Donation: to either help future doctors (medical school use), help scientific research (including body farms and biomedical research, and military use (weapons testing – including biological)
Cryonics: AKA cryogenics the art of freezing the body for possible future revival
*There are cultures that do practice cannibalism- sometimes for positives reasons (to keep them within the community) or negative reasons (because they could).
Disposition in Japan
Even though, legally, there are 2 options that are considered, in practice there is only 1: cremation.
While the UK’s cremation rate is about 70%, France’s at 20%, the cremation rate in Japan is above 99.5%- which is a fantastic number. Burrial is legal but is forbidden in most prefectures or as per local by-laws. Exceptions can be made for religious reasons but new graveyards are forbidden from burying bodies.
Problems with cremation in Japan
Japan has a severe aging population and over 1,000,000 people die each year in Japan. The problem is that even at the largest crematorium, there is still a “waiting list” for corpses.
There are more bodies than crematoria (the plural of crematorium) available and during the traditional Japanese funeral, the family waits in the “lobby” (actually is the funeral hall) while the body is being cremated. Then then pick out the bone fragments from the warm remains and place it in an urn.
Fun fact: this is the only time in Japan when it is acceptable for more than 1 chopstick to move an item at once. 2 people may need to work together to move a large bone fragment into the urn. So, if you do this in public, it may remind someone of this situation and cause flashbacks, so just don’t.
Alternatively, there is a growing trend: 直送 lit. direct delivery or direct cremation- as this is a much cheaper option. It is also the option for those that are from low income backgrounds, live or die alone or the homeless (their funerals are organised by a civil servant).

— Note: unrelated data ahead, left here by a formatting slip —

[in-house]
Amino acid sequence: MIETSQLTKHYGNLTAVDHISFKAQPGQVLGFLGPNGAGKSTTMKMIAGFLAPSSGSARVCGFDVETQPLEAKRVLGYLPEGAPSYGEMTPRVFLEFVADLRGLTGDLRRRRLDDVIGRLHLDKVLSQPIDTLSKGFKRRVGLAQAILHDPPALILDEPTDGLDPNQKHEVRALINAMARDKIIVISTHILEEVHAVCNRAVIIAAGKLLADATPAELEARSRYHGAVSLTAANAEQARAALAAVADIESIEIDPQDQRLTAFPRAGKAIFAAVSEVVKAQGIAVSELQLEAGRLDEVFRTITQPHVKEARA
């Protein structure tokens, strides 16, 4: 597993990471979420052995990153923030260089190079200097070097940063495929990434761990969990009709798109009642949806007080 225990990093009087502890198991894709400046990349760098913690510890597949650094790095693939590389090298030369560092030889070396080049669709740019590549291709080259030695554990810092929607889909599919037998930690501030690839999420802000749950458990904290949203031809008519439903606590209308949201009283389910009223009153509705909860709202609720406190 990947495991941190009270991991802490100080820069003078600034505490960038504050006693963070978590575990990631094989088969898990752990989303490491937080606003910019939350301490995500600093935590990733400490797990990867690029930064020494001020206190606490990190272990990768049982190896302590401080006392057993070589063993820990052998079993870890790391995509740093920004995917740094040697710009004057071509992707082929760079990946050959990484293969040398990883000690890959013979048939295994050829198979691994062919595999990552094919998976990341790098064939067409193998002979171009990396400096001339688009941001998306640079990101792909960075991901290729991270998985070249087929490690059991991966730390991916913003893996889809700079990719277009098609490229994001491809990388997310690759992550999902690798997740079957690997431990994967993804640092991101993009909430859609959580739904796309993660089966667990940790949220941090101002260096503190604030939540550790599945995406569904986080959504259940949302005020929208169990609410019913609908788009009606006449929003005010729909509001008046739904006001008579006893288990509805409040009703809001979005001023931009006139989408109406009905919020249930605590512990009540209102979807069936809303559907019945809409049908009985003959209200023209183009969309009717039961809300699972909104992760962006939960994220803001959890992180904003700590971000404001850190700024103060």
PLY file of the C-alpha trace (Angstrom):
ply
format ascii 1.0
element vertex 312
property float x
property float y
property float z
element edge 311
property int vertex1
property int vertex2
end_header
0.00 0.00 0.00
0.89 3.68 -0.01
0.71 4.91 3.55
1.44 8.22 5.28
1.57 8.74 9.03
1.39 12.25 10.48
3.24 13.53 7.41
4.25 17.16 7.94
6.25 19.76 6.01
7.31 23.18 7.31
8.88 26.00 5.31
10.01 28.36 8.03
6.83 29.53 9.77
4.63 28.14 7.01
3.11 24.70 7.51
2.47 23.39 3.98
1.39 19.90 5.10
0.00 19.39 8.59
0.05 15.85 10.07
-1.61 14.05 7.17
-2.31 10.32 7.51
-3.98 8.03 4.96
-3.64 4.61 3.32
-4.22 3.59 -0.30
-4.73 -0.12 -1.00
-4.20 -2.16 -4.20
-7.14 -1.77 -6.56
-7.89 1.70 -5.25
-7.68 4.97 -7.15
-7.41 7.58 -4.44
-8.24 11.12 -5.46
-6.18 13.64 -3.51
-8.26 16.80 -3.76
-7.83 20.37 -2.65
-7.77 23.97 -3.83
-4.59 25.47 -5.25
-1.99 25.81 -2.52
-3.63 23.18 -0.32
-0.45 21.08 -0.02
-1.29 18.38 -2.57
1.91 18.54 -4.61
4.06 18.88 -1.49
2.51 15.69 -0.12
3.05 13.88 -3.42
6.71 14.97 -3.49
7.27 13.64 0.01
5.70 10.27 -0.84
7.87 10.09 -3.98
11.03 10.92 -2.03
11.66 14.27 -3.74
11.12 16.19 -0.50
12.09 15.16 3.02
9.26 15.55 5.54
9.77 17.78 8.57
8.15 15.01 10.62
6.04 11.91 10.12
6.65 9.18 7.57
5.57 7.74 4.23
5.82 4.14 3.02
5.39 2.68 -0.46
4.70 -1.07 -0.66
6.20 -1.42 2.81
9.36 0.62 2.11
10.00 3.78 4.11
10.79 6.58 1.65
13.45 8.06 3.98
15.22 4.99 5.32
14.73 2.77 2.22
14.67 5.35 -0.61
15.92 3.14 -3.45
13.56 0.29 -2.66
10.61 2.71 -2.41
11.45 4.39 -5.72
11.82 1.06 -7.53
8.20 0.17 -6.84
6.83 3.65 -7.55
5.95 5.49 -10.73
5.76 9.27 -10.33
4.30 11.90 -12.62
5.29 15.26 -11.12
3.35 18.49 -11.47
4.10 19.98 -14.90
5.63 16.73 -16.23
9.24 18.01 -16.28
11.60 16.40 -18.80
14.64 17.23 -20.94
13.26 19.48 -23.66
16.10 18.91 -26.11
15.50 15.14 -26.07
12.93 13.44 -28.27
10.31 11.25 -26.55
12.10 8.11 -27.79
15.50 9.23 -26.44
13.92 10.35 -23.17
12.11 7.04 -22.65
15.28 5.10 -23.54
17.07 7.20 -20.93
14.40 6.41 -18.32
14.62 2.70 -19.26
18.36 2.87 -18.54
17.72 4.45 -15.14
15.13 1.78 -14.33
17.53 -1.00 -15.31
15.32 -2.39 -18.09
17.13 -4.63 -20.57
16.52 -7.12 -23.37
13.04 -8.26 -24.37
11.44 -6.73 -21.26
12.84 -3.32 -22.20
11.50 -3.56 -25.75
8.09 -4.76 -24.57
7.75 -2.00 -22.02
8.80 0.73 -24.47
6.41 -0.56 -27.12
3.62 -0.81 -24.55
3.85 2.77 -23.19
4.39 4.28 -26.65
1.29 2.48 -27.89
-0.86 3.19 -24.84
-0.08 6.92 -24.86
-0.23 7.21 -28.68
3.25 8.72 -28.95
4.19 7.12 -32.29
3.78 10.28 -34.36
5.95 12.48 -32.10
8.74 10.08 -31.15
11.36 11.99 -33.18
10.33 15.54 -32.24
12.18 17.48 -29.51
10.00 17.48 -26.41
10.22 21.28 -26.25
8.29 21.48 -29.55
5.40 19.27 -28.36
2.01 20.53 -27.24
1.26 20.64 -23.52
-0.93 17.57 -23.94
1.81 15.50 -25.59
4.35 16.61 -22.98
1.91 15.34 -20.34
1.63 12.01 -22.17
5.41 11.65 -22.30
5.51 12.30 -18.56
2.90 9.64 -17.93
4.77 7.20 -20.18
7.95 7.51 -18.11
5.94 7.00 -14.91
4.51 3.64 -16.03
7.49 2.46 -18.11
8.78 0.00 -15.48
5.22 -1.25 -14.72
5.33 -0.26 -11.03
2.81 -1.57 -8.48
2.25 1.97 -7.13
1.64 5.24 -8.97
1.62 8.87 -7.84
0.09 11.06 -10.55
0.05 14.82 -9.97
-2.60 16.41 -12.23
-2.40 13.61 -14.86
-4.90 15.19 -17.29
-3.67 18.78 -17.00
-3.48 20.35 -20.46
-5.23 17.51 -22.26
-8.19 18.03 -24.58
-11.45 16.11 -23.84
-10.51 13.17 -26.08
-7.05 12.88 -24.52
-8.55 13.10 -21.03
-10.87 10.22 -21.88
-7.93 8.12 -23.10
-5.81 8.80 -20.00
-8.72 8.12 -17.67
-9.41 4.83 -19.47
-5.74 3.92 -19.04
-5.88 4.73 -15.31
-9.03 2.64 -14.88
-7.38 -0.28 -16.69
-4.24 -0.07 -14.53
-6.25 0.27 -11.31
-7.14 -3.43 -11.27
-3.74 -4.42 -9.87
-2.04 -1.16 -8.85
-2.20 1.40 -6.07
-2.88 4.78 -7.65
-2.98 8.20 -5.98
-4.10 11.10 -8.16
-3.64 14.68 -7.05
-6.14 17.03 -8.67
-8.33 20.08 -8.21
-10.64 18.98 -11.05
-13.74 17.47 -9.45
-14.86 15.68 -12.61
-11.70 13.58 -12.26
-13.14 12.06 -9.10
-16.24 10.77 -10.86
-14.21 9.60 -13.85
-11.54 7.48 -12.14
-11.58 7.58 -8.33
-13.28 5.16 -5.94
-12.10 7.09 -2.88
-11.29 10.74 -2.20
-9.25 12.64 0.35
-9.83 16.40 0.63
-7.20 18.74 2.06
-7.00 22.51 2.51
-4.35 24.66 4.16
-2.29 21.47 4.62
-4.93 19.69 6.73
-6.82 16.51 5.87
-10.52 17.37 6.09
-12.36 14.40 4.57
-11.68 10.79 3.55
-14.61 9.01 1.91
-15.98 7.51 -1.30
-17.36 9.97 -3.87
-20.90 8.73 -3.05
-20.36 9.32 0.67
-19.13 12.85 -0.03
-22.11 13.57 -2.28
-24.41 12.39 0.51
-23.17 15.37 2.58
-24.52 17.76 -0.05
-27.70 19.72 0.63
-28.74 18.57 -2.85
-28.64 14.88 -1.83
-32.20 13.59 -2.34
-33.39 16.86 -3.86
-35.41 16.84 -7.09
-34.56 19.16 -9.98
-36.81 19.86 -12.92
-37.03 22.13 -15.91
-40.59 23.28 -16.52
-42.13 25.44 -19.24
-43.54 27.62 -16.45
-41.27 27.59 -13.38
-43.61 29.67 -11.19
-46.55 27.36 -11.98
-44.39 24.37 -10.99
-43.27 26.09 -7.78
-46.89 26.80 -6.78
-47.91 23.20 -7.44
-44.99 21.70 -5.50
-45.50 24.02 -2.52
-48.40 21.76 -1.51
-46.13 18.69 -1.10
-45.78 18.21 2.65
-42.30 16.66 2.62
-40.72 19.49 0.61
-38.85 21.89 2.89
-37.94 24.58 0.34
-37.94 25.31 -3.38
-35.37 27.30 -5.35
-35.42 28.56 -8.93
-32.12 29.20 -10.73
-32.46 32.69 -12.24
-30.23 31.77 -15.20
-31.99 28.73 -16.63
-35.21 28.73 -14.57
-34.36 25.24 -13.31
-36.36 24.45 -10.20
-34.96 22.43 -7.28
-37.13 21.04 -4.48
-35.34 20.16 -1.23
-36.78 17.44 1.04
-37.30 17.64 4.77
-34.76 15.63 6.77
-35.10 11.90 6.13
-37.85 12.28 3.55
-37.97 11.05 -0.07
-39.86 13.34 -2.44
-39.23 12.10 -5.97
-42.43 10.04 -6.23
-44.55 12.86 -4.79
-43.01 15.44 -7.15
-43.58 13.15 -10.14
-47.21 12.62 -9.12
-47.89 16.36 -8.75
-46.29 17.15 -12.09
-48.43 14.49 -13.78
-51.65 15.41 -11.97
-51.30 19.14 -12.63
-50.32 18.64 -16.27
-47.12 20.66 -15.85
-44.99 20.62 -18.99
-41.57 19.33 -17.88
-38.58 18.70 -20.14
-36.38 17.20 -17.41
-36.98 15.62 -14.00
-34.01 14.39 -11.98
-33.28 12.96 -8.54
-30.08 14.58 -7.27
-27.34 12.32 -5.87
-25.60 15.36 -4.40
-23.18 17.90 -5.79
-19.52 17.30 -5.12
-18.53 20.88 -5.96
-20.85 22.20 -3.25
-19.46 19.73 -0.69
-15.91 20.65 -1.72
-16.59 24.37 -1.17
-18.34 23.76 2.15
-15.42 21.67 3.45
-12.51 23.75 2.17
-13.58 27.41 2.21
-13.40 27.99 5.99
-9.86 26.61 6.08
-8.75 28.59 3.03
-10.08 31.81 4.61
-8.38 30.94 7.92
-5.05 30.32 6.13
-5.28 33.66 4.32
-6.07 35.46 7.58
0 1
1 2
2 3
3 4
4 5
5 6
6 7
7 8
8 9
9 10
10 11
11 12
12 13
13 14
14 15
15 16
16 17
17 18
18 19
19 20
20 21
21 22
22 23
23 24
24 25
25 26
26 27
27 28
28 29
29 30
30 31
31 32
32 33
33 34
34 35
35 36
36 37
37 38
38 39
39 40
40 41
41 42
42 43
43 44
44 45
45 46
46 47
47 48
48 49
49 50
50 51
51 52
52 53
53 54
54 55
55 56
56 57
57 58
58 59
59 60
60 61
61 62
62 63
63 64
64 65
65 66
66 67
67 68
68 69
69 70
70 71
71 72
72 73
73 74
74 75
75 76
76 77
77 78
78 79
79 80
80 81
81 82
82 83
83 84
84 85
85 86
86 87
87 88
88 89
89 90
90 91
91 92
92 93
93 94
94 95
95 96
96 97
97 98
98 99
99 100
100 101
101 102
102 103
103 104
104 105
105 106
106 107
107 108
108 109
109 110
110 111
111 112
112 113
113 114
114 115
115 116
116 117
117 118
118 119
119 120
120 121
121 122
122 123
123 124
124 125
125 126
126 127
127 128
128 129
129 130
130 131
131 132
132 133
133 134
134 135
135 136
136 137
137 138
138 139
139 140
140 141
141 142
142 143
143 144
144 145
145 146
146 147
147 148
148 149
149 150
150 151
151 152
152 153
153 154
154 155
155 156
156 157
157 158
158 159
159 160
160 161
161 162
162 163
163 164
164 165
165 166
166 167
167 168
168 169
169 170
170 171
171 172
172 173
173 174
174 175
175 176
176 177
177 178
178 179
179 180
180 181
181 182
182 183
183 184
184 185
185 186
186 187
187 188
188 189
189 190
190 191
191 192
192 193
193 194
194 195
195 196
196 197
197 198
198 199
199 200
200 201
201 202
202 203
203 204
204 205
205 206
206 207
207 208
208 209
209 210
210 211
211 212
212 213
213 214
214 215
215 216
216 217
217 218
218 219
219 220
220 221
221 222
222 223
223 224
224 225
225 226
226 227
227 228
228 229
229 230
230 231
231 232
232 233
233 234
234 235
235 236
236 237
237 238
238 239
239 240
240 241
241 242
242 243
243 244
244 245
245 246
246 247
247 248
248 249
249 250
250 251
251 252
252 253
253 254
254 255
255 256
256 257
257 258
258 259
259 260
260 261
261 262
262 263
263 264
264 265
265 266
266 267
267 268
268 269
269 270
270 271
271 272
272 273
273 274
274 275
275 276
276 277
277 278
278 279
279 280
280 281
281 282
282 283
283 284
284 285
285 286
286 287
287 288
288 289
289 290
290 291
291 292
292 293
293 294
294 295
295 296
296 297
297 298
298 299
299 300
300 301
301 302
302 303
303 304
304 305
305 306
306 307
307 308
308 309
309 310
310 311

A traditional Japanese funeral service, not including cremation or the burial plot, ranges from 500,000 JPY to 2,000,000. Cremation usually ranges from 70,000 to 170,000 JPY and if a grave is wanted, prices usually range from 350,000 to 2,000,000 JPY. The final gaijin price range for everything is 920,000 JPY to 4,170,00 JPY (plus tax). This is a massive price: 8,400 USD to 38,000 JPY- considering the average price for a ‘massive’ funeral in Japan in $5,000- Japan is extraordinarily more expensive.
While it is cheaper if you do not require a plot or take the cremation price from Yokohama (12,000 JPY for residents and 50,000 for non-residents), or choose a small family orientated wake, you are sill looking at 3000+ USD.
Please note, I have NOT talked about the annual fees for grave maintenance, the headstone and other fees e.g. food and drink at funerals etc.
Other options for cremains (cremated remains)
Internment in a home shrine (extremely traditional)
Internment in a sky scraper grave
Interment in another mass memorial
Interment is a communal grave (extremely cheap option)
Interment in a company grave
spread on the winds (not really practiced in Japan)
Shot into space (a small part of you only)
up-cycled into jewelry, pictures etc
The Japanese problem
With the amount of dead bodies, and with the limited space available, there is no-where for the dead to go. The tradition of the family plot is unfeasible for those who live in major cities- even those within the industry, do not wish for a traditional Japanese funeral as it would put “too much pressure on their families”.
Cremation is the norm within Japan and will continue to be so- it was the way the Buddha was given back to nature after all. It is just strange that a funeral is so much more expensive than a wedding.
The one positive to Japanese death culture is simple: there is active death awareness. Unlike in the West, death is a taboo topic but with Japan’s death culture and festival (お盆- Obon which takes place in August) is is an active part of life.
Please look at this beautiful picture, its nice and pretty and if you are squeamish please try to read this article- its important.
Anything that is in relation to end of life care or dying is NOT popular at all. To be perfectly honest, I do not expect this article to be read but this is (I hope) the start of a conversation, the start of an understanding that will be covered.
Please note, I have not studied Japanese law extensively and as this concerns Japanese law please do consult a lawyer or solicitor to ensure that the information you need is legal and correct. Additionally, at the end of this article and on the further information page of this blog is a like to Advanced directives and the actual form in English and Japanese from the university of Michigan. Let us begin.